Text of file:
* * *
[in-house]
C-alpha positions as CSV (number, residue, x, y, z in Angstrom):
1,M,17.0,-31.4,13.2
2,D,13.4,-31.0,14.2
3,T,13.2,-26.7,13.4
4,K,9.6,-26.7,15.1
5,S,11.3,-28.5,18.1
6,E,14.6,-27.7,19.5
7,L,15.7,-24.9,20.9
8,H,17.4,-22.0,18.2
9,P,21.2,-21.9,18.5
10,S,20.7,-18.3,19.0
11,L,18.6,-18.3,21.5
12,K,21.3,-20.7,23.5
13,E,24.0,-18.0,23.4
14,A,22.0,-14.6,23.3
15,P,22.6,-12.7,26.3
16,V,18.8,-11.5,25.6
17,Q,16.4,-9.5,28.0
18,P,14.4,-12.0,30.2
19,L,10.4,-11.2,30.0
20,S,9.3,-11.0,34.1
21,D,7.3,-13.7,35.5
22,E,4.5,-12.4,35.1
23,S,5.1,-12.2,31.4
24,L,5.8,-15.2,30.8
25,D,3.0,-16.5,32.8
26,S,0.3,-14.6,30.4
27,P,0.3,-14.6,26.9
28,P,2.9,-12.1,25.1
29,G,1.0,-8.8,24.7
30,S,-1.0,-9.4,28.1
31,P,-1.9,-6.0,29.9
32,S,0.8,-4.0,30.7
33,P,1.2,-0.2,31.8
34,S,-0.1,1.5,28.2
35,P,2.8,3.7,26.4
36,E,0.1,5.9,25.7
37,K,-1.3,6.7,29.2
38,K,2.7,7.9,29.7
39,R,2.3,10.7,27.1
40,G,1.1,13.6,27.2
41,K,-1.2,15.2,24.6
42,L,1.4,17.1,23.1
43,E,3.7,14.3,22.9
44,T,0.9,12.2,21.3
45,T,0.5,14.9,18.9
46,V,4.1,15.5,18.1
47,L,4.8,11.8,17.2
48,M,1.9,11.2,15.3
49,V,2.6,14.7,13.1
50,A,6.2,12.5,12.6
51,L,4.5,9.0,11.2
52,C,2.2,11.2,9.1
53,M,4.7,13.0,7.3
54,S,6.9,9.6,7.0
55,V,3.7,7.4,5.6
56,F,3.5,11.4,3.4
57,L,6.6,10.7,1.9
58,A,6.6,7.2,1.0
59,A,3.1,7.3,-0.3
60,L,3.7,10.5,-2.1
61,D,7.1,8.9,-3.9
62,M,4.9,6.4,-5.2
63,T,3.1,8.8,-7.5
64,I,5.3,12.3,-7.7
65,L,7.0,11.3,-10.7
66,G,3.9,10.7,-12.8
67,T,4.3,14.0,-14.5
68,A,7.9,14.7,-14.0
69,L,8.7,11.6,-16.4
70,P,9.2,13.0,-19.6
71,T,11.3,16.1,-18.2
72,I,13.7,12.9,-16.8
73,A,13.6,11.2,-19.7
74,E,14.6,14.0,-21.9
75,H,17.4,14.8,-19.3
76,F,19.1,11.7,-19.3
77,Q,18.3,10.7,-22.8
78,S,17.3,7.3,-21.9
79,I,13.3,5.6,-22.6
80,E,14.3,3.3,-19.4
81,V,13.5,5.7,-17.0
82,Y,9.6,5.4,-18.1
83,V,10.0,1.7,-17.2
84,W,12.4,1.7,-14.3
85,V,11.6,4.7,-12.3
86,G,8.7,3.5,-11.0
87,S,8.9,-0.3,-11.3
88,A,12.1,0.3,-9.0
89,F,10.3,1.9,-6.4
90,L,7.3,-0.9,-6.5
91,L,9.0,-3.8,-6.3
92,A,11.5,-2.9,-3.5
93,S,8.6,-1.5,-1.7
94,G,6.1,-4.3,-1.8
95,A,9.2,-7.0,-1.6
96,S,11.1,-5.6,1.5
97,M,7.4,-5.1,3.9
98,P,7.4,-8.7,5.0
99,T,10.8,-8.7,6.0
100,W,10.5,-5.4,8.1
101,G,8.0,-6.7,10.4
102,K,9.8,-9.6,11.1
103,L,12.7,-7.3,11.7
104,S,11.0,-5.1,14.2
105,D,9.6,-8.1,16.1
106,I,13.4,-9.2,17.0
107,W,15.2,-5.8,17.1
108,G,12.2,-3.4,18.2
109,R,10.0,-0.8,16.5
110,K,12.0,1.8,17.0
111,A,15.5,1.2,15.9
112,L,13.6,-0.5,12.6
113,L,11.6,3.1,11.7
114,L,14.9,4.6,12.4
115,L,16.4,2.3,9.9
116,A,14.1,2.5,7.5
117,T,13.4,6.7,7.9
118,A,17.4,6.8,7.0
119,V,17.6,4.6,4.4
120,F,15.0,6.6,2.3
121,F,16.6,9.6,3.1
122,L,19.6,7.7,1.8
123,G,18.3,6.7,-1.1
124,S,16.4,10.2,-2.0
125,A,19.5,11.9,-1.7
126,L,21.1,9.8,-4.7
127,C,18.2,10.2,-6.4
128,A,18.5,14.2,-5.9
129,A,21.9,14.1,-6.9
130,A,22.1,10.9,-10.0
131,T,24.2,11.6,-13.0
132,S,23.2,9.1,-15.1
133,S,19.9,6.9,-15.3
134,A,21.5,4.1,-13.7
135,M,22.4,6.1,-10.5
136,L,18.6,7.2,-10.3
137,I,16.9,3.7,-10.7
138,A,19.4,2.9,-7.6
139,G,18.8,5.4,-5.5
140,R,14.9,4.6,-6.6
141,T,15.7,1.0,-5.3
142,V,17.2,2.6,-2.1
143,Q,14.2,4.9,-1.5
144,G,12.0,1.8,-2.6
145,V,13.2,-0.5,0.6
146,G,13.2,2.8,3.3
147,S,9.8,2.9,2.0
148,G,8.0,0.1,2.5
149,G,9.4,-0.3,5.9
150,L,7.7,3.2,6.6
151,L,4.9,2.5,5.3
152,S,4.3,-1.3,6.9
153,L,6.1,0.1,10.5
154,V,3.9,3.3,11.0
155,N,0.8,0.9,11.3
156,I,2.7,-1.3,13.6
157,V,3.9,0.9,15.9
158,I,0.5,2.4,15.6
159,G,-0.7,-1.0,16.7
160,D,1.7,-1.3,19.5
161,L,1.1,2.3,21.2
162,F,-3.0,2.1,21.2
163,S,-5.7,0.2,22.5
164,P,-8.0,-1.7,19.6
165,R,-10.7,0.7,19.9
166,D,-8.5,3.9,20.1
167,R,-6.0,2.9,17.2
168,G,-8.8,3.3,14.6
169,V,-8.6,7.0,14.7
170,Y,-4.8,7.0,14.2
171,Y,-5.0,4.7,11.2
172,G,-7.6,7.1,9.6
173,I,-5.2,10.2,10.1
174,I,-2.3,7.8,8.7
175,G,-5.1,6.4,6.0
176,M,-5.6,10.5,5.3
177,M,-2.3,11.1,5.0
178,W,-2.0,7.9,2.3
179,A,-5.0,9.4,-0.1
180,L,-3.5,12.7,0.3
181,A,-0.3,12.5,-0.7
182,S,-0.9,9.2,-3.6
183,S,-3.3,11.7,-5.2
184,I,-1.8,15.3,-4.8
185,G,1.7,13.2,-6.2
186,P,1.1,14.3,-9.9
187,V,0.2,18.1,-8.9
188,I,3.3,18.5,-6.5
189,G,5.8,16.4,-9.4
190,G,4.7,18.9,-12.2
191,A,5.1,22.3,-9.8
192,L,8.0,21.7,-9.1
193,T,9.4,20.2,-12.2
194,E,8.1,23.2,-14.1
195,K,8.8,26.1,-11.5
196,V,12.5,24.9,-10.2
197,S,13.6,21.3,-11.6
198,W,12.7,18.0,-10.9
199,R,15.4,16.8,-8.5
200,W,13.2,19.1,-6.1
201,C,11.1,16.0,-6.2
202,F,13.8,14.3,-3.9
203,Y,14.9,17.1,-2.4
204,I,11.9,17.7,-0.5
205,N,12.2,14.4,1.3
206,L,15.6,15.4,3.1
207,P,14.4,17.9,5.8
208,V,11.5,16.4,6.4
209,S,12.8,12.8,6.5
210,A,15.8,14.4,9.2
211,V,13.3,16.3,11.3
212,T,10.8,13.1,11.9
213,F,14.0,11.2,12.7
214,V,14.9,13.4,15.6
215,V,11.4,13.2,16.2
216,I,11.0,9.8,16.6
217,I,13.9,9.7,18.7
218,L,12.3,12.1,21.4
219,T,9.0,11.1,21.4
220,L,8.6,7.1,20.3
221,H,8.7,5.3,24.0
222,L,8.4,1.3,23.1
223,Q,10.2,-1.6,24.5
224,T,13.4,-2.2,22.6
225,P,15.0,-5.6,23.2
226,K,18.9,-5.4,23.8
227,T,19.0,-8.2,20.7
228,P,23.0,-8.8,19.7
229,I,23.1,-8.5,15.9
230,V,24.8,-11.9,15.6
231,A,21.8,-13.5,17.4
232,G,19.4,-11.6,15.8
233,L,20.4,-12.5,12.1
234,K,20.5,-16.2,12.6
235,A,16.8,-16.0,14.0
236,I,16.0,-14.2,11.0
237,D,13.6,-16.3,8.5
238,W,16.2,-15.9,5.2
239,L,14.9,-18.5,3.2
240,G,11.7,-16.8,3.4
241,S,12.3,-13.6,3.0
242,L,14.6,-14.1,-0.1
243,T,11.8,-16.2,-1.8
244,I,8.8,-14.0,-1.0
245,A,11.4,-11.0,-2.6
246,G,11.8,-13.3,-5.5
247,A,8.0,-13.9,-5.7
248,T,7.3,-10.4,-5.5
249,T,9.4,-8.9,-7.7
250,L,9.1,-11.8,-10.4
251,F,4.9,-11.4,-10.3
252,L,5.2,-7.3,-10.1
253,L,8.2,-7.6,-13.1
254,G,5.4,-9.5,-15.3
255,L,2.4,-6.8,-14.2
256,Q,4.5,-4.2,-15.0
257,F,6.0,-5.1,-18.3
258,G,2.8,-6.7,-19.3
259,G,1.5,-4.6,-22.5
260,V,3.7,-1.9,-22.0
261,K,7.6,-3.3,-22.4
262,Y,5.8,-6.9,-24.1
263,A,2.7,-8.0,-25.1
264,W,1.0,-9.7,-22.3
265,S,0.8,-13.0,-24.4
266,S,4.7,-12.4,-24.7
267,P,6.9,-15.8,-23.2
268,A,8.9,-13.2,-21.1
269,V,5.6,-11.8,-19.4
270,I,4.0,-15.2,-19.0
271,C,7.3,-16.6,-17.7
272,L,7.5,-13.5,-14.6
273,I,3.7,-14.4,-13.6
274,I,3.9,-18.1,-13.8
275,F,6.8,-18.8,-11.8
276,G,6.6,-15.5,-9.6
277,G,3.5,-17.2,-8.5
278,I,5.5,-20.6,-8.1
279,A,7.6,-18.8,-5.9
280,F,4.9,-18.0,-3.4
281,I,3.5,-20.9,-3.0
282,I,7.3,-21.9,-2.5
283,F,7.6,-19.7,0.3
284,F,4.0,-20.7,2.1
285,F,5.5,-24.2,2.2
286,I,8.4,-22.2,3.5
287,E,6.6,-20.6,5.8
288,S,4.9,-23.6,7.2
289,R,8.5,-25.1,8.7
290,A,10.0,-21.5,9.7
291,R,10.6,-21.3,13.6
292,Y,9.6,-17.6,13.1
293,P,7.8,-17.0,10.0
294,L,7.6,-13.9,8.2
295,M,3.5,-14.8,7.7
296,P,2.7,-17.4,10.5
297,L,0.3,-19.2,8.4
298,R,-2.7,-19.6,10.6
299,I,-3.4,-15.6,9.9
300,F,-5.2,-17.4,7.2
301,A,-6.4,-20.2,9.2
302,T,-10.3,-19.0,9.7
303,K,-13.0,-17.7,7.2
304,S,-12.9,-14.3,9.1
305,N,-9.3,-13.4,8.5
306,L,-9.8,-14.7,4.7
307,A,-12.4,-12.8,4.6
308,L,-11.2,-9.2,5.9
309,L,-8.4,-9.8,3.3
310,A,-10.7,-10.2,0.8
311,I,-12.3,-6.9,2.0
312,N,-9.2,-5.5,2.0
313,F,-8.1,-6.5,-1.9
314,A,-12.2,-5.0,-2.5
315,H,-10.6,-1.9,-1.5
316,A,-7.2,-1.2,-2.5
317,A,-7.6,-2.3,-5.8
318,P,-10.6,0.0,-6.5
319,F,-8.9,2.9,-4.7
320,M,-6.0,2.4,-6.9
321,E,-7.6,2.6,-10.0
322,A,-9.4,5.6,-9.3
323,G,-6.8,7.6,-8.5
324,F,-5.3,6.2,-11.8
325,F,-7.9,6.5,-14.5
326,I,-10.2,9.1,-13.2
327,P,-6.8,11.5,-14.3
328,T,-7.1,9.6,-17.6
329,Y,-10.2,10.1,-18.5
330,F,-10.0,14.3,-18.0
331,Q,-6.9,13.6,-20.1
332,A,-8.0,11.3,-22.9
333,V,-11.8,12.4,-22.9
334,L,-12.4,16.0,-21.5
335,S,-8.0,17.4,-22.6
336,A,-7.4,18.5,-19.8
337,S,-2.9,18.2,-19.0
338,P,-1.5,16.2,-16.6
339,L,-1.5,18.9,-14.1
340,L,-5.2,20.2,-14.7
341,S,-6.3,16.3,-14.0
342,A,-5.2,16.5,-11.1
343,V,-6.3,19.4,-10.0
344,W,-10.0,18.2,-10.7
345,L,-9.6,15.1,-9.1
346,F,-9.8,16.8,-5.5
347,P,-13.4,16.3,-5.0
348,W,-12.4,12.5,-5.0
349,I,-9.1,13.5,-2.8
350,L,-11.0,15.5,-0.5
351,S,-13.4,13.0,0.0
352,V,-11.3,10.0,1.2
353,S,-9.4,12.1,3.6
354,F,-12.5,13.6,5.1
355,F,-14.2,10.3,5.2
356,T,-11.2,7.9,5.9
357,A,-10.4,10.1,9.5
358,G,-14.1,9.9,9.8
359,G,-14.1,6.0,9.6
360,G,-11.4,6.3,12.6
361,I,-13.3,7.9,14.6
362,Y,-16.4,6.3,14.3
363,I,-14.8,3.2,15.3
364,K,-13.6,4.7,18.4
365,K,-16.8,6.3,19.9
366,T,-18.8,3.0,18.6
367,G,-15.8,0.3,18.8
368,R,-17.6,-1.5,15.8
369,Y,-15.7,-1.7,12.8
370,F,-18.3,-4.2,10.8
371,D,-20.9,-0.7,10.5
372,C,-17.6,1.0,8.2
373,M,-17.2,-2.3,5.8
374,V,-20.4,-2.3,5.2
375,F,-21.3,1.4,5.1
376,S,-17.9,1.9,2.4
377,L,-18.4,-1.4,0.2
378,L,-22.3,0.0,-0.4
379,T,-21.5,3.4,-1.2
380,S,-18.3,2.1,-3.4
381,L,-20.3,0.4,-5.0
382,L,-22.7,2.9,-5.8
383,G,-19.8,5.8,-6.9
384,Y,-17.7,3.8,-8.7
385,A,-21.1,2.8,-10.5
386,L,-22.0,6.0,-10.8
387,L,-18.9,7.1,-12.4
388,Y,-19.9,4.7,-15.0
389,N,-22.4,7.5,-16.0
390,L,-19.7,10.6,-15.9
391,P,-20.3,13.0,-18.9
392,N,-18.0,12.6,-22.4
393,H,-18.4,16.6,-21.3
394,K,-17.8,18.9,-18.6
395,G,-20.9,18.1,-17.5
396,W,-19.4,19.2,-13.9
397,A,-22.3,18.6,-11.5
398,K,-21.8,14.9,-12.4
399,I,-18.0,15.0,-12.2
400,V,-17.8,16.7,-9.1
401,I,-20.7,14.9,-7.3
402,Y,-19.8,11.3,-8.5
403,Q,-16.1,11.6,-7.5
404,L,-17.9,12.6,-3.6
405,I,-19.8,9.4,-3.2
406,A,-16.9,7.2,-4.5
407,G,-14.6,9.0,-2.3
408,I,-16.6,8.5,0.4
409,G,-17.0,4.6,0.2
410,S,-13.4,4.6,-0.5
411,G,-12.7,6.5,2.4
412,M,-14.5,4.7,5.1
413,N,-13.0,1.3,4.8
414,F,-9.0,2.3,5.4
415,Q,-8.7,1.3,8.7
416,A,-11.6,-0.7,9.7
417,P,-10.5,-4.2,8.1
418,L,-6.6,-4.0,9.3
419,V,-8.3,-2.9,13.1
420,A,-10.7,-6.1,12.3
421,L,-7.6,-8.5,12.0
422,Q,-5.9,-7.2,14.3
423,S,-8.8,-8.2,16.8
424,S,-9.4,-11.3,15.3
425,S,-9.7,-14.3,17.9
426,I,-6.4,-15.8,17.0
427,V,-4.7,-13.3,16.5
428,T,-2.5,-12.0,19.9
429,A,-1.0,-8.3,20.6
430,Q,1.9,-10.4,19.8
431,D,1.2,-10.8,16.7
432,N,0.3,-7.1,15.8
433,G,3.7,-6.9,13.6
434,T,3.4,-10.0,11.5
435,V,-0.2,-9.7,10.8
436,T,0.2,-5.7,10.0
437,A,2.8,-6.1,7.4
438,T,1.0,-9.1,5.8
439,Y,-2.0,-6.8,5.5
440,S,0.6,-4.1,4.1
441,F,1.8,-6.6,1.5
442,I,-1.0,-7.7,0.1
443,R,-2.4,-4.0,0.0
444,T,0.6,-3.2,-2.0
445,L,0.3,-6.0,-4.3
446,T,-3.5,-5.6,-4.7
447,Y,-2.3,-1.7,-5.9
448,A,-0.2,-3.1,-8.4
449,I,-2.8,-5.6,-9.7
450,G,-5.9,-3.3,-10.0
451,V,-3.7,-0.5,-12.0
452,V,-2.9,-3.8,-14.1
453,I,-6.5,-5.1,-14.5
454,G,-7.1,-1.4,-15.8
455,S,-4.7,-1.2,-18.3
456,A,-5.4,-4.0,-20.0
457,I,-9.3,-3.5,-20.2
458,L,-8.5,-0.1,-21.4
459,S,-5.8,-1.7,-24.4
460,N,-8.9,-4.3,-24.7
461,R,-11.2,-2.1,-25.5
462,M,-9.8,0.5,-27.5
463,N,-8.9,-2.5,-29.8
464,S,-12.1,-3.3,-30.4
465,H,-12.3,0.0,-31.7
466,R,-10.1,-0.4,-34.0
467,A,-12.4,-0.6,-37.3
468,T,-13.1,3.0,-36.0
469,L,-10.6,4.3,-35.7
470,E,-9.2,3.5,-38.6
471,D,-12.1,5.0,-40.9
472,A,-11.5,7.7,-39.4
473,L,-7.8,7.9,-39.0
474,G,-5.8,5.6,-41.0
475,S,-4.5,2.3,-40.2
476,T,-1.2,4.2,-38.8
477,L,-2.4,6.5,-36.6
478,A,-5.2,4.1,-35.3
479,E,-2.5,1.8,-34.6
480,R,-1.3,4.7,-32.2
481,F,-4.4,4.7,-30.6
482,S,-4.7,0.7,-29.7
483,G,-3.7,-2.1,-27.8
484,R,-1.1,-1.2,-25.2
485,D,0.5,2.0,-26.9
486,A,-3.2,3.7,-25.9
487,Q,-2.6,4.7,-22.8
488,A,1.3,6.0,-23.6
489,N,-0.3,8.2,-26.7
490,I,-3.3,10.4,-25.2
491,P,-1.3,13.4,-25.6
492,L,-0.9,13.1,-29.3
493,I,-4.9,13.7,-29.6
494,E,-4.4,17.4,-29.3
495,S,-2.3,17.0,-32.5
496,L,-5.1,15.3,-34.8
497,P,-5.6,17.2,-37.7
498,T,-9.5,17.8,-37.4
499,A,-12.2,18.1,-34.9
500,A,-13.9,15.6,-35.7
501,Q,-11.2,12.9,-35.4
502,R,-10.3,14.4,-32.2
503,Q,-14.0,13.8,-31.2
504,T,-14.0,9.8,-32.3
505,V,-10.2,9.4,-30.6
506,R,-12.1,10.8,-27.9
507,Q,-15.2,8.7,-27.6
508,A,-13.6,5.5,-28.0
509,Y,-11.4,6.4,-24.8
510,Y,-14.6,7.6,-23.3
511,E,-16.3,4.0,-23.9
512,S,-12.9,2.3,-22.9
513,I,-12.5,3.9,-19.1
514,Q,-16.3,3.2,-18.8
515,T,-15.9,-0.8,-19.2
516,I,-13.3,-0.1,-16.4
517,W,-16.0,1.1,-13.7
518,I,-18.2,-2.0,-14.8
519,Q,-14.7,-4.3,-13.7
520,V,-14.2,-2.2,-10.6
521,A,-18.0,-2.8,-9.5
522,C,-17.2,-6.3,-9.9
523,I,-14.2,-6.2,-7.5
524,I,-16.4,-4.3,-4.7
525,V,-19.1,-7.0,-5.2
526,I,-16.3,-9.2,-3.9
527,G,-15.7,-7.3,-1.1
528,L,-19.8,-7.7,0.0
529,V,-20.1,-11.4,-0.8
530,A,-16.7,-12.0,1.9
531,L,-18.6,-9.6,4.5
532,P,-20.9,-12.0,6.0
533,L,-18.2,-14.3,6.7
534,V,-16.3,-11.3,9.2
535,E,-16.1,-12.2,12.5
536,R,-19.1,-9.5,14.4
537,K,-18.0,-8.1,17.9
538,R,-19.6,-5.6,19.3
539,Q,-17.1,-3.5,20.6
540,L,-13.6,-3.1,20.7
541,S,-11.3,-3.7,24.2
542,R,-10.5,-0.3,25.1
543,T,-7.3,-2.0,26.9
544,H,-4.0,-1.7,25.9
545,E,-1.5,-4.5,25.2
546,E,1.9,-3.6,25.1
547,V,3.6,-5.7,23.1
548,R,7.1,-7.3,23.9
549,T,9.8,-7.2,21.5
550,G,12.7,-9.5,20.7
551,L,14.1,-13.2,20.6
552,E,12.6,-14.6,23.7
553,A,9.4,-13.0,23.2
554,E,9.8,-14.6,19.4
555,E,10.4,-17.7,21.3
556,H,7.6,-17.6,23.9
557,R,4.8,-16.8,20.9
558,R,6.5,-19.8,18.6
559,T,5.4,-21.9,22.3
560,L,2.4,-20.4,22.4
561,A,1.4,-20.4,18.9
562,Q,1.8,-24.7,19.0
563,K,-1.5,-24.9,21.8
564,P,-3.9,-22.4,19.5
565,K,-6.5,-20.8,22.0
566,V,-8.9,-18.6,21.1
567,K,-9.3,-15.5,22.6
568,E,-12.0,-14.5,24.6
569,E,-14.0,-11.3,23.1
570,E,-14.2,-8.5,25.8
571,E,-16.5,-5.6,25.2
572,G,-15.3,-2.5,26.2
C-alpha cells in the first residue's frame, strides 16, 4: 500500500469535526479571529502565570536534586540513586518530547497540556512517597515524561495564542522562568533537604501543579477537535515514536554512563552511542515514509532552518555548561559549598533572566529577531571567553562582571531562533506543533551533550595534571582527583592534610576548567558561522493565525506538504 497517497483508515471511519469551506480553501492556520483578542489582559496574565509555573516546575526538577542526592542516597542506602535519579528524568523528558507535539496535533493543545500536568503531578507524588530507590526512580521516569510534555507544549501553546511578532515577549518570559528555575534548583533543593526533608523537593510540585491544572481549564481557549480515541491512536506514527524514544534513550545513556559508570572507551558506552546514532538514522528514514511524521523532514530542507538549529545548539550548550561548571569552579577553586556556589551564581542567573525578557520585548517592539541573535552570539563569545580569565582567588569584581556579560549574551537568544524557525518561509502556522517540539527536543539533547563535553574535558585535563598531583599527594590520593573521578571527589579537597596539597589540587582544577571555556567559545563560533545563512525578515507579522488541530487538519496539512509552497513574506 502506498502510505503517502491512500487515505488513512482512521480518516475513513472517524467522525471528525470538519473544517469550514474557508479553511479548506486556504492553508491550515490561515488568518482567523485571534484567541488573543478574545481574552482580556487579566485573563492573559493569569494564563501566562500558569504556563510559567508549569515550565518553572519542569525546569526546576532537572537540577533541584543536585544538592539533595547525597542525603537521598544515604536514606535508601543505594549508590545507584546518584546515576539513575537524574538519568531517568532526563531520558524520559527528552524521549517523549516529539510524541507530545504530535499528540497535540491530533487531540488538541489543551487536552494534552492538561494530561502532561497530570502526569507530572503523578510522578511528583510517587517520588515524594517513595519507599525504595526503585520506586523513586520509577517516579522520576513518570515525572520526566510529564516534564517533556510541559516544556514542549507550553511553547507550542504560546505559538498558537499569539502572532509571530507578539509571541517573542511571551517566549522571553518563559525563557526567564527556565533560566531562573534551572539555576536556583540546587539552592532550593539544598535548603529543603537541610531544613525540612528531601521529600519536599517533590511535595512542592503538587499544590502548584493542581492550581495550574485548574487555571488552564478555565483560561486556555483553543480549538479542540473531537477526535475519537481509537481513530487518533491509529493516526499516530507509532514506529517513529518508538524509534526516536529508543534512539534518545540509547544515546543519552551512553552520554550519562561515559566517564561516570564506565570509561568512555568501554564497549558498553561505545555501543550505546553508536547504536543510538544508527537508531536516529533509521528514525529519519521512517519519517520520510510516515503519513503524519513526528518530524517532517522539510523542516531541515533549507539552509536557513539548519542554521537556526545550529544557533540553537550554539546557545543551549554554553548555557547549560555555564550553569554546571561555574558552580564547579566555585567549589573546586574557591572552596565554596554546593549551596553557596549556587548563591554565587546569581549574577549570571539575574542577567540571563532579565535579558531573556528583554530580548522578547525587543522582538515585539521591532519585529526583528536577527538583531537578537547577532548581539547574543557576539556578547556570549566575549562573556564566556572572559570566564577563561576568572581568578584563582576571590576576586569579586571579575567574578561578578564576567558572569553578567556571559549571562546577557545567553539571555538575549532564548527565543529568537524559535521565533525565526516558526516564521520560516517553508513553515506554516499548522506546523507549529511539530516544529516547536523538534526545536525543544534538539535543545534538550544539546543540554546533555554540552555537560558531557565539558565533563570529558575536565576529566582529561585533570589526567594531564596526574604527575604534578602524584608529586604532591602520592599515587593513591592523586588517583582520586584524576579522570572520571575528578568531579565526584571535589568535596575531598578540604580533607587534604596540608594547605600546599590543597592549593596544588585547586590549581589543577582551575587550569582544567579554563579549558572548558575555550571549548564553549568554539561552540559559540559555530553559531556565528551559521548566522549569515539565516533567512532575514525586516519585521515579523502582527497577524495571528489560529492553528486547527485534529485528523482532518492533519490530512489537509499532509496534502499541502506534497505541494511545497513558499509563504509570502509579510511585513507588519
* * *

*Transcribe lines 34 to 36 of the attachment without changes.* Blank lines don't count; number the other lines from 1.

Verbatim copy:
32,S,0.8,-4.0,30.7
33,P,1.2,-0.2,31.8
34,S,-0.1,1.5,28.2